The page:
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Exploring the potential of interactive digital labels. We will present a case study of a project in the new IWM ‘A Family at War’ exhibition which uses digital touchscreens, mobile interpretation and an online presence to encourage audience interaction and debate. The project raises issues about incorporating visitor interpretations into object labels, curator moderation, multiple interpretations of objects, sharing message making with visitors and taking new approaches to exploring sensitive subjects. The speakers are particularly interested in hearing the delegates’ response to the project and its aims.
ClaireIt already happens.Museums traditionally bad at capturing and representing it. A bit like shouting something provocative in someone’s face then running away.It’s becoming expected – users are expecting the same levels of social interaction in their daily lives as they find on-line.What if we take cues from best online interactions and apply them across a museum’s setting?
Claire Explicit aim is engagement and spreadSpread to others, and to other parts of a user’s lifeEngagement with each other, with object, with collection
ClaireWhat does this look like?3 Applications – minimum to link everyoneAll 3 enable the same interaction: consume, debate, collect, share
ClaireIf successful, spread and engagement follow
ClaireDoing so will force museums to come to terms with a number of things:Moderation and social contractsRebalancing audience / authority
ClaireThe purpose being that social Interpretation changes the dynamic between curators and visitors. Visitors are encouraged to make their own interpretation of object. Because working, together we win…
JaneWe have implemented social moderation in the newly opened Family in Wartime Gallery at IWM London.
JaneMuseums have objects....and visitorsVisitors alreadyshare things they like on their social networksWe wanted them to share what they thought about IWM objects, from the galley, from their mobile phones and on the web
JaneGet people thinking, provoke an opinion and then let them read on if they chooseIWM visitors are label readersChatty tone
ClaireParticipationMultiple interpretationsRadical trust - promoting institutional change on authority
JaneQR Codes,Fussy design,Mixed media, Objects aligned to text, too much text
JaneStakeholders – get them to buy in asapwifidigitisationconsistent and signposted digital policy - photography and T&c's.
JaneKnow the state of your digital assets before you start a digital projectPlan time for writing bespoke content – the more targeted your content the more likely it is to elicit a responseA picture is worth a thousand words – V2
JaneWhat is it you want from digital labels? What does digital add? Question the decision because digital can be expensive, it needs up front development and on going maintenance.It can be a barrier to engagement for some sectors of your audience.
ClaireBut what if you don’t have the budget of a National Museum?The QRator project explores how interactive digital labels can create new models for public engagement, visitors meaning making and the construction of multiple interpretations inside museums.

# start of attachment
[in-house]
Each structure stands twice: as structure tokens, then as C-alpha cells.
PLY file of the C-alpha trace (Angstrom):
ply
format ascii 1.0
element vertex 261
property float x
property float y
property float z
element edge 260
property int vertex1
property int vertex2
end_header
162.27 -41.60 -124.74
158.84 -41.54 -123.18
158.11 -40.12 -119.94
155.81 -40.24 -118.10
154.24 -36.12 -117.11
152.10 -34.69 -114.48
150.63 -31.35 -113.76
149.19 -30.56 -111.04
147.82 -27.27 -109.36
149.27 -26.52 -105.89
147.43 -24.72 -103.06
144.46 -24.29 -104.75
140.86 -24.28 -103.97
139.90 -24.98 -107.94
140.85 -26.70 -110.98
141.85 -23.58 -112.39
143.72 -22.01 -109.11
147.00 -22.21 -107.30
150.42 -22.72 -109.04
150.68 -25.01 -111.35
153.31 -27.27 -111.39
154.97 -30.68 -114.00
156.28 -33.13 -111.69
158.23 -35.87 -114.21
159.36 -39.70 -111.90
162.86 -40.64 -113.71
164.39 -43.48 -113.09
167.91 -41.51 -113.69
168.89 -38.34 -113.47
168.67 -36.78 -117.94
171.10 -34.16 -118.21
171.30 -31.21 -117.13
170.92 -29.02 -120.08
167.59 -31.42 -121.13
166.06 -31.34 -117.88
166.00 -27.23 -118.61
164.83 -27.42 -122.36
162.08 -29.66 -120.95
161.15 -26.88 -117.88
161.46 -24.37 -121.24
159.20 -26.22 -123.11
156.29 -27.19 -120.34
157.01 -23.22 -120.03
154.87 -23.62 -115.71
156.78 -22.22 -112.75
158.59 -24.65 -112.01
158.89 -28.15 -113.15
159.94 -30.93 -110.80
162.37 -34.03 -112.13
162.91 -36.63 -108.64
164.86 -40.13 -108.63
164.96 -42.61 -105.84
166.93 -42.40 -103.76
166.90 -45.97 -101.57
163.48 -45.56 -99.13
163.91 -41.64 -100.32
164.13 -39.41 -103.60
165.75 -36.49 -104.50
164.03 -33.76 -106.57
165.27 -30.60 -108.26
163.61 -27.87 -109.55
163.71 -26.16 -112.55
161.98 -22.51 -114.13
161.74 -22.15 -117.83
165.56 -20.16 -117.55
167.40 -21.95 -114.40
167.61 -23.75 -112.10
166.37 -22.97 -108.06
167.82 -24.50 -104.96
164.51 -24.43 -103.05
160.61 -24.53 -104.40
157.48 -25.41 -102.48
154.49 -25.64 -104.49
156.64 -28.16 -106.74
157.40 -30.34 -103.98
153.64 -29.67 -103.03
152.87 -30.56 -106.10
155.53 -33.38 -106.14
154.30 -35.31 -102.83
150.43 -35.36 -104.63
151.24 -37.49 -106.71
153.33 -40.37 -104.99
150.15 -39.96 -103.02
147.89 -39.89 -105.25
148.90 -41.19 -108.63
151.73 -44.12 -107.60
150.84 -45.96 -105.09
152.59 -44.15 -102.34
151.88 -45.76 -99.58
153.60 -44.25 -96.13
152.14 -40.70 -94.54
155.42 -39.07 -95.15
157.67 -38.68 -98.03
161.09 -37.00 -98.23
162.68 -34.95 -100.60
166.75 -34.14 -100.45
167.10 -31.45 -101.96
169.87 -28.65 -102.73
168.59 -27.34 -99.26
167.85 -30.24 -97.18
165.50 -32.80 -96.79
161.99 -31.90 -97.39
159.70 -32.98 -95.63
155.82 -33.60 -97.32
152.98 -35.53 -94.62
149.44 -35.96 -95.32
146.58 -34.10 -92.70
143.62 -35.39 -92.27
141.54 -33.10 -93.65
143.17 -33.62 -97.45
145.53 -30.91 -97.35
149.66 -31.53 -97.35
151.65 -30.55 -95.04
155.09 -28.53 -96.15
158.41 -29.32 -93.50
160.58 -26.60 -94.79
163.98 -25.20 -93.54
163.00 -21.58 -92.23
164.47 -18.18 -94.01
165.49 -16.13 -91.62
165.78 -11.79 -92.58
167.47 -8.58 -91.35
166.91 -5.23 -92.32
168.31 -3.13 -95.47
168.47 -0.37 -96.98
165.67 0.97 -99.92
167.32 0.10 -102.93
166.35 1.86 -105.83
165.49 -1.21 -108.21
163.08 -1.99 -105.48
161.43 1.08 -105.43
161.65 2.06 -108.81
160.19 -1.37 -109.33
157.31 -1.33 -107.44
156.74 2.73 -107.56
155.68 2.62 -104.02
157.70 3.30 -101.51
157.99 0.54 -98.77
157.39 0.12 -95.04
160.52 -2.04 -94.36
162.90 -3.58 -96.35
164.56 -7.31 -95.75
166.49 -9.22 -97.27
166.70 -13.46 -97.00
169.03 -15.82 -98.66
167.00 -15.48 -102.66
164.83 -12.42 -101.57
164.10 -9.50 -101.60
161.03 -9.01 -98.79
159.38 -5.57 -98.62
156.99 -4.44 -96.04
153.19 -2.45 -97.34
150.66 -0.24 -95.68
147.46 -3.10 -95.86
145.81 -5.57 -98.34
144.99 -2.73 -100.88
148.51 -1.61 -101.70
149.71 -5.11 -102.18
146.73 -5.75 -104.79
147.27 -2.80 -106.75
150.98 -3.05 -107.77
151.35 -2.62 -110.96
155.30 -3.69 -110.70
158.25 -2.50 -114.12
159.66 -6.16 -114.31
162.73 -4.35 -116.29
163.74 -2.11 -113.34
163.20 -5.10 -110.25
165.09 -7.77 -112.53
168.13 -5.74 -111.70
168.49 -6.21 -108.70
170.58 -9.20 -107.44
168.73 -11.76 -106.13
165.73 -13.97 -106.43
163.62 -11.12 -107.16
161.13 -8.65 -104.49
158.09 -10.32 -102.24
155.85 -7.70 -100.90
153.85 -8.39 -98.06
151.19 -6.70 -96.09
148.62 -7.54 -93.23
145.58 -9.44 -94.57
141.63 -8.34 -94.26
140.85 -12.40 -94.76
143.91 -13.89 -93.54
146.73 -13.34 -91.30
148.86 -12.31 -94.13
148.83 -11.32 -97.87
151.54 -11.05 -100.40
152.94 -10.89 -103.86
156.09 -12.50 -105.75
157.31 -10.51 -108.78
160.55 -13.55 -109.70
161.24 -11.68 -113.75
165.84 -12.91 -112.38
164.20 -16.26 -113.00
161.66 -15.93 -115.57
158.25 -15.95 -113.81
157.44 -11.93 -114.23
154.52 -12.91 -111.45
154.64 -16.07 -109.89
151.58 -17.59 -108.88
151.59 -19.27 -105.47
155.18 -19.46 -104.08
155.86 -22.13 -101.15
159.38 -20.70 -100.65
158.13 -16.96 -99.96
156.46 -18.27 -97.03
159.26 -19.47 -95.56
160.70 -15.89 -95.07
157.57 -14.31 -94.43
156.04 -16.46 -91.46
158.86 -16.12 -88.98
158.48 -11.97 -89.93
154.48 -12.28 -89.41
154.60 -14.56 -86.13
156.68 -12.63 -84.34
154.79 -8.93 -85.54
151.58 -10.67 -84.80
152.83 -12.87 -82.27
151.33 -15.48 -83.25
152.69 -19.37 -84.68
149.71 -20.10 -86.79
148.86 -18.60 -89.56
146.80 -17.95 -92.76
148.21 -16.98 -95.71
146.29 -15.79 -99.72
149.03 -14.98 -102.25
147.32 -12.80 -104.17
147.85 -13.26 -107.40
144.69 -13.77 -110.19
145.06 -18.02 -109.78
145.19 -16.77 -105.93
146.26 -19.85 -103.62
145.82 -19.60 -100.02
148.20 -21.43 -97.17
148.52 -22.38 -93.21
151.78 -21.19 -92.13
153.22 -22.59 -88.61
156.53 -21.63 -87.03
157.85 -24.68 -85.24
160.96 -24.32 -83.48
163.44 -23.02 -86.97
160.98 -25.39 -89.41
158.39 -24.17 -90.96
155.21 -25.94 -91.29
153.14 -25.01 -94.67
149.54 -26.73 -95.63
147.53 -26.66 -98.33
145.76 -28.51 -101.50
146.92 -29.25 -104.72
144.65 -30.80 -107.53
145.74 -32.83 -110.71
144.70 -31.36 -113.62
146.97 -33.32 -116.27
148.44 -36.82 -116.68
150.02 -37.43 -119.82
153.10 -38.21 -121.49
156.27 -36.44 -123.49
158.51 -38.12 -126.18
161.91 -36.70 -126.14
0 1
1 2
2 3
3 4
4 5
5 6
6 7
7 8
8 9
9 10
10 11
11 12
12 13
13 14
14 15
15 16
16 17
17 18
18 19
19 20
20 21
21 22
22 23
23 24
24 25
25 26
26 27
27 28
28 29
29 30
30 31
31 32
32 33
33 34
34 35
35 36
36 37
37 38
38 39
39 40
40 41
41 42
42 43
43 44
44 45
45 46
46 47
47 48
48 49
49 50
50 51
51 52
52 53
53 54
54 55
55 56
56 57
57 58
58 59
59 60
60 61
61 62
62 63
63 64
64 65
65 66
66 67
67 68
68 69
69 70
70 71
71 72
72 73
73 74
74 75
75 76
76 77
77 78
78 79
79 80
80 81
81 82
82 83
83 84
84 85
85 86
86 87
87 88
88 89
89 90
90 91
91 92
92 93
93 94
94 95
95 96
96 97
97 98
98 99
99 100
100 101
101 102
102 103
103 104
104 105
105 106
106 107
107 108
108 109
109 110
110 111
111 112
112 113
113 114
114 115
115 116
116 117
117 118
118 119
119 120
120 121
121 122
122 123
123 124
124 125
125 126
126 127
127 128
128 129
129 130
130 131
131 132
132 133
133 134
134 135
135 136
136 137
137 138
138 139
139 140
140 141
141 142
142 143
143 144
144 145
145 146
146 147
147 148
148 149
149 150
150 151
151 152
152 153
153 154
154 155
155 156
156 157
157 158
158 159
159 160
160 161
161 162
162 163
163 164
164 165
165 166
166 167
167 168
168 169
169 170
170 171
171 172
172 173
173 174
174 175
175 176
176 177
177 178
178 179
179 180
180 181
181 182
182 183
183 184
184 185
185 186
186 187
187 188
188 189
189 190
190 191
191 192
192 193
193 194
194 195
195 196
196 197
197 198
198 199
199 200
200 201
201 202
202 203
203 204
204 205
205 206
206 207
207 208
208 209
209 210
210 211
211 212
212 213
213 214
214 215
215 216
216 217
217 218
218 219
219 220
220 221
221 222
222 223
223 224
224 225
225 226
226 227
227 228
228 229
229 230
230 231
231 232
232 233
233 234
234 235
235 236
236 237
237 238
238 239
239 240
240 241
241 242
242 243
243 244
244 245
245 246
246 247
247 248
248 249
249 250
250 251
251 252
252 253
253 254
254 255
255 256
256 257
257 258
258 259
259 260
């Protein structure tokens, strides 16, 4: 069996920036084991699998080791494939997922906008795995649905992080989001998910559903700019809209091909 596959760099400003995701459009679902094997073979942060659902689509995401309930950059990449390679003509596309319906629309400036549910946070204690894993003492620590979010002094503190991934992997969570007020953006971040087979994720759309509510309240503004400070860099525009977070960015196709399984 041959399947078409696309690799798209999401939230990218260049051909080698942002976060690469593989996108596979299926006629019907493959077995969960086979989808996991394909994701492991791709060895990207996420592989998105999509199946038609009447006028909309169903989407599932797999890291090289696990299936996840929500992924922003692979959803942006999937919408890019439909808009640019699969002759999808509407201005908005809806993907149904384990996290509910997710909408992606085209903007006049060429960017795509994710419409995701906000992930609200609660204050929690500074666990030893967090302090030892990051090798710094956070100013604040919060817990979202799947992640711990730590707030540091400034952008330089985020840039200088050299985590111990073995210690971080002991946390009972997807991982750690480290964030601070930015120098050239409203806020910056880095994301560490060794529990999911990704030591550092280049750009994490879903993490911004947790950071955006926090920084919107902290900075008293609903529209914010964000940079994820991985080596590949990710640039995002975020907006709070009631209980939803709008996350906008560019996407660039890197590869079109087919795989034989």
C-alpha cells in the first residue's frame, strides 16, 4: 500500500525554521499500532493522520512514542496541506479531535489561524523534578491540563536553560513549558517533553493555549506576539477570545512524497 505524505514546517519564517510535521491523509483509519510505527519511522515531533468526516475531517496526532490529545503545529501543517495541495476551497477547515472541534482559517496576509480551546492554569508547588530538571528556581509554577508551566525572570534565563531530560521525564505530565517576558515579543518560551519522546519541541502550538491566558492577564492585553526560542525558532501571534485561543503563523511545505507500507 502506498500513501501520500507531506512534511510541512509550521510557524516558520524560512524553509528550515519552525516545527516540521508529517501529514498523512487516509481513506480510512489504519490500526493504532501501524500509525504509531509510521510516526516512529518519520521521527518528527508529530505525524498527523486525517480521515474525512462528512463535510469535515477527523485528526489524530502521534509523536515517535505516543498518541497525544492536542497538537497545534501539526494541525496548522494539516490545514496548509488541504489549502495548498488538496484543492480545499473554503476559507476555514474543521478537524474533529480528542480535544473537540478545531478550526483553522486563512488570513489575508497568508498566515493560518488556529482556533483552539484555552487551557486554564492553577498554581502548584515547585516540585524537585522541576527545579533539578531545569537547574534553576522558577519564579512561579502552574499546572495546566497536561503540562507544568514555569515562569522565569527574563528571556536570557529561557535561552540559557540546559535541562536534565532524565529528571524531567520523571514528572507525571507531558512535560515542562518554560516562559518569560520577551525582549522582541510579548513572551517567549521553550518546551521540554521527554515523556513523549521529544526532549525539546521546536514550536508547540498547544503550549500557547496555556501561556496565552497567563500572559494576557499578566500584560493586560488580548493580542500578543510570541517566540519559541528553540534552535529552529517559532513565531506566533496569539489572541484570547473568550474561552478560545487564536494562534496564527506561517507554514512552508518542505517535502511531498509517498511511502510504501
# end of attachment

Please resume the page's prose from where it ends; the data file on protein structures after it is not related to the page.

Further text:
ClaireThe Grant Museum of ZoologySmall BudgetQuick turnaround
Claire10 ipads in the Grant, each asking a provocative question about natural science, zoology and museum practice. Visitors can respond to the cureent questions posed by the museum. Their interpretation becomes part of the display directly next to the museum objects in real time.
ClaireVisitor and content driven, not technology driven
Exploring the Potential of Digital Lables
Exploring the potential of interactive digital labelsVisitor voices, moderation and social interpretation Image: IWM Malindine E G (Lt) Cat no. TR 455
Title prompt: Is it a crime to be wasteful in a time of war?Object title: Squander Bug Air Rifle Target, EPH 4611Initial prompt: Propaganda is designed to make you behave in a certain way. Do you know when you are beingmanipulated?Extended text:This strange-looking creature was designed to make you think twice and feel guilty about spending money onthings you did not really need.The Squander Bug was a wartime cartoon character intended to discourage waste and over-spending. A hairy,evil-looking character, covered in swastikas and with a forked tail and a certain facial similarity to Hitler, theSquander Bug was created by illustrator Phillip Boydell, who worked for the National Savings Committee.From 1943 the Squander Bug featured heavily in the National Savings Committee’s poster campaigns. He wasoften shown whispering into shoppers’ ears, trying to persuade them to spend their money on luxuries andfrivolous purchases, rather than saving their money or investing in National Savings Certificates.The government wanted people to save their money rather than spend it on consumer goods, as this wouldhelp to keep inflation levels down. Higher inflation would make all of the materials which the country had tobuy to fight the war (suggest adding an example here as it’s not too clear, so ‘such as ...’) much more expensive.By 1943 there were nearly 300,000 savings groups in Britain and individuals were saving approximately aquarter of their disposable incomes. However, the popularity of saving was not only due to governmentcampaigns. Rationing and restrictions on the production of luxury goods meant that there were far less thingsin the shops for people to buy!
What works?• Planning it in• Make it easy to use• Tell your staff• Gardening